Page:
However, providing such benefits to employees must comply with the terms set out in the employment contract or vacation leave policy.
If a business provides such benefits, the employer must compensate their workers for the accumulated leave time at the end of the contract or employment.
Employers are not allowed to force employees to forfeit their vested or accrued vacation time at the end of employment.
However, a business may cap the number of leave hours an employee may accumulate. Employers in Massachusetts may also have a use-it or lose-it vacation leave policy.
Information about Massachusetts vacation leave laws may now be found on our Massachusetts Leave Laws page.
Massachusetts does not obligate an employer to provide sick leave benefits to workers. The law states that workers will earn at least one hour of paid sick leave for every 30 hours worked and may accrue up to 40 hours of job-protected sick days per year. According to the Family and Medical Leave Act and other federal guidelines, employers in Massachusetts may also provide employees with unpaid sick leave.
Information about Massachusetts sick leave laws may now be found on our Massachusetts Leave Laws page.
In Massachusetts, employers may compel employees to work on certain holidays. Moreover, retailers with seven employers or more must pay a premium wage on various holidays, including New Year’s Day, Columbus Day, Veteran’s Day, Memorial Day, Independence Day, Labor Day, etc. The holiday leave laws in Massachusetts vary according to the type of work done, whether manufacturing, non-retail, or retail.
Information about Massachusetts holiday leave laws may now be found on our Massachusetts Leave Laws page.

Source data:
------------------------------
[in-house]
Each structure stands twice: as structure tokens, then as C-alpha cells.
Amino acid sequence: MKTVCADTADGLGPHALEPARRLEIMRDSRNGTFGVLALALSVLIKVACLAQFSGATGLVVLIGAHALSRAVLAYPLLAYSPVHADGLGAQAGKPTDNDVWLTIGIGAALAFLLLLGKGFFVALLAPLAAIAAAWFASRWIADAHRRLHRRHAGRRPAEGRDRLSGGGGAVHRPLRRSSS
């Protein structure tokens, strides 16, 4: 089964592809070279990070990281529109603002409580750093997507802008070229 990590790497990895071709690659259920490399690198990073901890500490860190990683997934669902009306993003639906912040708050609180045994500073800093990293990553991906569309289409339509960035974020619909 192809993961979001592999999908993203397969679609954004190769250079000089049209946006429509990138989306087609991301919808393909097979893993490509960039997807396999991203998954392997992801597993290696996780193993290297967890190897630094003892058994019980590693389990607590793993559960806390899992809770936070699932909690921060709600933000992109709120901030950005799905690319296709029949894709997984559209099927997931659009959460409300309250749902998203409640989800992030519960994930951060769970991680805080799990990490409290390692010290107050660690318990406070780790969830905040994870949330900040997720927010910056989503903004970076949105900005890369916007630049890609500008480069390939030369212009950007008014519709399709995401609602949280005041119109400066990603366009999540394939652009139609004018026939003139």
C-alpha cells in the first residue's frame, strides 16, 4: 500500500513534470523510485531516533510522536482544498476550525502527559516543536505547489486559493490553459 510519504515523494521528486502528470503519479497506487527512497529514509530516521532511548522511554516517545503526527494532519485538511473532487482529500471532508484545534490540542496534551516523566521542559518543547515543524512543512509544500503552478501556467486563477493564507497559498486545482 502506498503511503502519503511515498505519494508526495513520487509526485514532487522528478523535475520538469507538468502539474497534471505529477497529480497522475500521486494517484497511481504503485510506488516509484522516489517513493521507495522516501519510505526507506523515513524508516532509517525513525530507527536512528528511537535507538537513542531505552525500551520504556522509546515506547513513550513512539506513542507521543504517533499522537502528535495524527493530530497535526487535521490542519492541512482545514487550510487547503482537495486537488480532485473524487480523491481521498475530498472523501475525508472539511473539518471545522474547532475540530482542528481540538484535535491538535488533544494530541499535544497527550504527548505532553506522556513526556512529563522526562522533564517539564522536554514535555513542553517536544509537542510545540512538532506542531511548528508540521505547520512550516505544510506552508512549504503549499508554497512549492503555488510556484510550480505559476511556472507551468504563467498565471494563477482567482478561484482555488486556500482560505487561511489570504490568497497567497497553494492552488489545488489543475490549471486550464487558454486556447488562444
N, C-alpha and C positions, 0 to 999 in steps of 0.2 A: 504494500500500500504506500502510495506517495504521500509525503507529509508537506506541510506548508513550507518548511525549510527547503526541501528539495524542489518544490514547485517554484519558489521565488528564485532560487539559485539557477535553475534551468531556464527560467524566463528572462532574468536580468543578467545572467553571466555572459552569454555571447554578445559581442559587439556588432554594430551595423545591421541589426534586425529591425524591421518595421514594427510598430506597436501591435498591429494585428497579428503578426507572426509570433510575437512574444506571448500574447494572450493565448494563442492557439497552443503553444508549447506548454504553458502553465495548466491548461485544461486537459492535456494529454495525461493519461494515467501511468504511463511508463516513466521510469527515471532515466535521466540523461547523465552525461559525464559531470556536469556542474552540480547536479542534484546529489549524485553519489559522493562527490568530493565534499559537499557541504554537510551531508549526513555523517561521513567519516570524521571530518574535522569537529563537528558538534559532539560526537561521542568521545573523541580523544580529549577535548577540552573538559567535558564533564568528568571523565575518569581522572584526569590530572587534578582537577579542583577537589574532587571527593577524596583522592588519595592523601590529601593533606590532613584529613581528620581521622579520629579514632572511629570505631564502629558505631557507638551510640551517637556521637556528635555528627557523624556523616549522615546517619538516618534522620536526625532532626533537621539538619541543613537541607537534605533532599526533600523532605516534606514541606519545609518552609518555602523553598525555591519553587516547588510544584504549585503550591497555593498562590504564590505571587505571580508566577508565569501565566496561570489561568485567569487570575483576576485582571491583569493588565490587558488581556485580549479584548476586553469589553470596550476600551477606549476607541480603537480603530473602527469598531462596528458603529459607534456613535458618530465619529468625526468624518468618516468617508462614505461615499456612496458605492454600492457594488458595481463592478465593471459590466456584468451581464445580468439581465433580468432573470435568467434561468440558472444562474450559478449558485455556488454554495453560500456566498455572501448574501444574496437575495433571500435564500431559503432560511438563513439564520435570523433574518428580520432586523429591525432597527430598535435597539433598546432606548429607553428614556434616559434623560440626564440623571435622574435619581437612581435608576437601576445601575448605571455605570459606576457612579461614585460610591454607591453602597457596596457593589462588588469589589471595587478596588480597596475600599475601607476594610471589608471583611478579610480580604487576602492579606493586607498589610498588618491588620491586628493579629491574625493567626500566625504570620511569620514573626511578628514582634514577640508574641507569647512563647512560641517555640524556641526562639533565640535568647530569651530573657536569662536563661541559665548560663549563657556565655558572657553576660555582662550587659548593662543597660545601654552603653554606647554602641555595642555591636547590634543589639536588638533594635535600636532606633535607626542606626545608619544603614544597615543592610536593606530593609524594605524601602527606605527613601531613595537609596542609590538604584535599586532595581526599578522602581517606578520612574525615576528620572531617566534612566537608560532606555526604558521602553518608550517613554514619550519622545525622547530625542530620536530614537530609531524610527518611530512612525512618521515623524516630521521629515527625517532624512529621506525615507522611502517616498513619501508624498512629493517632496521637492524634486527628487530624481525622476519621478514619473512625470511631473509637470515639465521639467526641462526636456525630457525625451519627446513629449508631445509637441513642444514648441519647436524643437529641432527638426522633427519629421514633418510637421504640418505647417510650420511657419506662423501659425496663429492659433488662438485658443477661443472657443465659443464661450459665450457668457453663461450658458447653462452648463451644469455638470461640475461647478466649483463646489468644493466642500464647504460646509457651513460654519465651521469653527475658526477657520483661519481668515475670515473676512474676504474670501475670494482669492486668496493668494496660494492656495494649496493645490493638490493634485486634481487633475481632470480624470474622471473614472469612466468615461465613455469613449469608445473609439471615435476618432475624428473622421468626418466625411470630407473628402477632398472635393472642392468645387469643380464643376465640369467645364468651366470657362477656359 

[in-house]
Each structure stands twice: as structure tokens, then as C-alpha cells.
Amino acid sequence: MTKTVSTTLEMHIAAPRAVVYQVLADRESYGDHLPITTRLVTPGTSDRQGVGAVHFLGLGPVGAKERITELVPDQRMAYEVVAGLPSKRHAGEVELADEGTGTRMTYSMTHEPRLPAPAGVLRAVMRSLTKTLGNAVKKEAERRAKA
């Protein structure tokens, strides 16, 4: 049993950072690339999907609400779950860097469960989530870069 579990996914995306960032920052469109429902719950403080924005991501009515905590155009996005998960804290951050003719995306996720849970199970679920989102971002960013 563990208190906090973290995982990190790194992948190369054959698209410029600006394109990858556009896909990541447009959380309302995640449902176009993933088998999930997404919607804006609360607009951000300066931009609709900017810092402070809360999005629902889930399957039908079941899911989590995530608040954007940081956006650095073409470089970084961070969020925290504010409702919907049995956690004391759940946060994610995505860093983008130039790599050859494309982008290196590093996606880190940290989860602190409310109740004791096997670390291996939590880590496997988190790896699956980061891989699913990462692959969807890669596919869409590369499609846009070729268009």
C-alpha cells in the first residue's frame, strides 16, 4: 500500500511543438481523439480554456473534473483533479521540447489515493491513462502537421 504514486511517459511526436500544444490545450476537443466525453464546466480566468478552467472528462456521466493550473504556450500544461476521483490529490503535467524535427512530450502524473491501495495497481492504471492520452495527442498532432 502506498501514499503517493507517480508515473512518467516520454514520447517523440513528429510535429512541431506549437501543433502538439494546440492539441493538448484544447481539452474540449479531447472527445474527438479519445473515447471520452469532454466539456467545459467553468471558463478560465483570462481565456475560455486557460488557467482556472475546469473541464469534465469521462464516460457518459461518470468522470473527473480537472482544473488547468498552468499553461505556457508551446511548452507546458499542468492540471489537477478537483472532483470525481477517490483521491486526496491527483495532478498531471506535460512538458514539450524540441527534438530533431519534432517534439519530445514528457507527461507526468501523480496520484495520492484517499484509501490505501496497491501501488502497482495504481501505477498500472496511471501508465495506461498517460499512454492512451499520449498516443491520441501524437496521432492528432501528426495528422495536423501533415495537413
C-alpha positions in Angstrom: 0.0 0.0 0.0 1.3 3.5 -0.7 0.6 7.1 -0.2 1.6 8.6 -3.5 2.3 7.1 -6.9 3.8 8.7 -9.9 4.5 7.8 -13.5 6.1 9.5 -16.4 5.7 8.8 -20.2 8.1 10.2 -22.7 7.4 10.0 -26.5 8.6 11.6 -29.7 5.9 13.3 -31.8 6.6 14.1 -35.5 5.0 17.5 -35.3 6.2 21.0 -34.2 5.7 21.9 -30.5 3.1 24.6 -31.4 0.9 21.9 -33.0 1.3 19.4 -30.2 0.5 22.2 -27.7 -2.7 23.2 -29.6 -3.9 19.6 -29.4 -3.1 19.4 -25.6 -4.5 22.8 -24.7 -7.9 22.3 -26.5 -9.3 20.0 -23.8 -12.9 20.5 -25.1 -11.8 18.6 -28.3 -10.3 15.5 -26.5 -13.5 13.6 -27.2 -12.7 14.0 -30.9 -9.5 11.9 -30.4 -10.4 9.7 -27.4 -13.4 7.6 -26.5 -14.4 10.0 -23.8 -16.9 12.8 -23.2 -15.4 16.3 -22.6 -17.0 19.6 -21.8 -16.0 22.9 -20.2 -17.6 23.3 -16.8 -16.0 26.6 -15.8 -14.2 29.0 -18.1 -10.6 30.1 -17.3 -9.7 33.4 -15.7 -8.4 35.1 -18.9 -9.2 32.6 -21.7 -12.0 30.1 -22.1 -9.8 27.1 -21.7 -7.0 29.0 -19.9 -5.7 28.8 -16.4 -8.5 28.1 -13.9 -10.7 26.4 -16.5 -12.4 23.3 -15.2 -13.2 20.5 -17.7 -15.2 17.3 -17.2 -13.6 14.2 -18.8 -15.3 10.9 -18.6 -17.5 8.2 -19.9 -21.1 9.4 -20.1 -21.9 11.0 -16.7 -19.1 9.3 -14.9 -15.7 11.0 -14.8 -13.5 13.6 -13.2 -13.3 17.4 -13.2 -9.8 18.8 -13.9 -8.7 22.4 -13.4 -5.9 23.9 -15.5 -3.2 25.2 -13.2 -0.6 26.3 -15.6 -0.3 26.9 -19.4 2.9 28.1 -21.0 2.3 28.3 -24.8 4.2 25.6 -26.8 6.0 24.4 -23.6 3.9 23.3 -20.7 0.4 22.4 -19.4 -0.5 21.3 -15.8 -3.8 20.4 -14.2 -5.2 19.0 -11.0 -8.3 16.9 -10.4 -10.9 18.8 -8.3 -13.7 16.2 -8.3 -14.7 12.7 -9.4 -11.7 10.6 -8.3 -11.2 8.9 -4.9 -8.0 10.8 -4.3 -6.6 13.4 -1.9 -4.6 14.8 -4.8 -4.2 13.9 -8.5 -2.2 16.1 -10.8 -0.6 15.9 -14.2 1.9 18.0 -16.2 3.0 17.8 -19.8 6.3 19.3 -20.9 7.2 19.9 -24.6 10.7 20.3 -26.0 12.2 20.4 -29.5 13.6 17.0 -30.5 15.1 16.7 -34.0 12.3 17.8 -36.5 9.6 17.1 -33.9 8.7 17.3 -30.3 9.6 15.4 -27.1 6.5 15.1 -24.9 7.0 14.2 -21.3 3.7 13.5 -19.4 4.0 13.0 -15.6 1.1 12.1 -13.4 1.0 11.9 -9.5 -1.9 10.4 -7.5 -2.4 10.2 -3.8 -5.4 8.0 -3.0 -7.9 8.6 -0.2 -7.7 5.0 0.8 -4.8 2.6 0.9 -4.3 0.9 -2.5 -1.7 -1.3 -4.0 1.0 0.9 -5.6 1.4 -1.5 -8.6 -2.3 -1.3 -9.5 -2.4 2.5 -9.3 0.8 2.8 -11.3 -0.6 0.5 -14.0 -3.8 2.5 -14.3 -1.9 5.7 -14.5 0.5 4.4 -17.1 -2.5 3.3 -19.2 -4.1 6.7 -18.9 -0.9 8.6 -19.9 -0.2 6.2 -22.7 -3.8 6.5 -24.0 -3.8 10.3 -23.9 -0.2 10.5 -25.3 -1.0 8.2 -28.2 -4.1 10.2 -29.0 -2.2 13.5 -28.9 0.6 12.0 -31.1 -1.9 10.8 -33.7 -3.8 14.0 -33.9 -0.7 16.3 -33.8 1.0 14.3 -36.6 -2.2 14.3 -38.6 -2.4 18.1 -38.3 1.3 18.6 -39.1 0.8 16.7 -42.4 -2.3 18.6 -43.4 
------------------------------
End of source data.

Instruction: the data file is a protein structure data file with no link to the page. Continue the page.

Jury Duty Leave
Employers in Massachusetts must allow employees to take time off to serve on jury duty and compensate standard workers their regular wages during the first three days of jury service. However, wages will not be paid past the first three days. A “regular” employee is defined as full-time, temporary, part-time, or casual. An employer may not coerce, threaten, penalize, discharge, harass, or deny benefits to an employee because of jury service.
Information about Massachusetts jury duty leave laws may now be found on our Massachusetts Leave Laws page.
The law in Massachusetts prohibits employers from forcing employees to work within two hours of the opening of the polls if they work in a mercantile setting, in a mechanical setting, or in manufacturing. Other than in these industries, employers are not required to provide their employees with unpaid or paid leave to vote. Generally, workers in Massachusetts must vote on their own time.
Information about Massachusetts voting leave laws may now be found on our Massachusetts Leave Laws page.
Massachusetts labor laws do not require employers to provide employees with severance pay. MA Off. of Labor FAQs. If an employer chooses to provide severance benefits, it must comply with the terms of its established policy or employment contract.
Under certain circumstances, Massachusetts residents may be eligible for unemployment benefits while they search for another job. You are required to certify that you are unemployed on a weekly basis to receive these benefits.
Various qualifications must be met for a worker in Massachusetts to qualify for unemployment insurance. For example, the worker must have earned at least $5,700 during the last four completed calendar quarters and earned 30 times the weekly benefit amount they would be eligible to collect.
In addition, they must be legally authorized to work in the US, unemployed or working significantly reduced hours, and they must be able and willing to work and search for new employment. Unemployment cannot be the employee’s fault for them to qualify for unemployment insurance.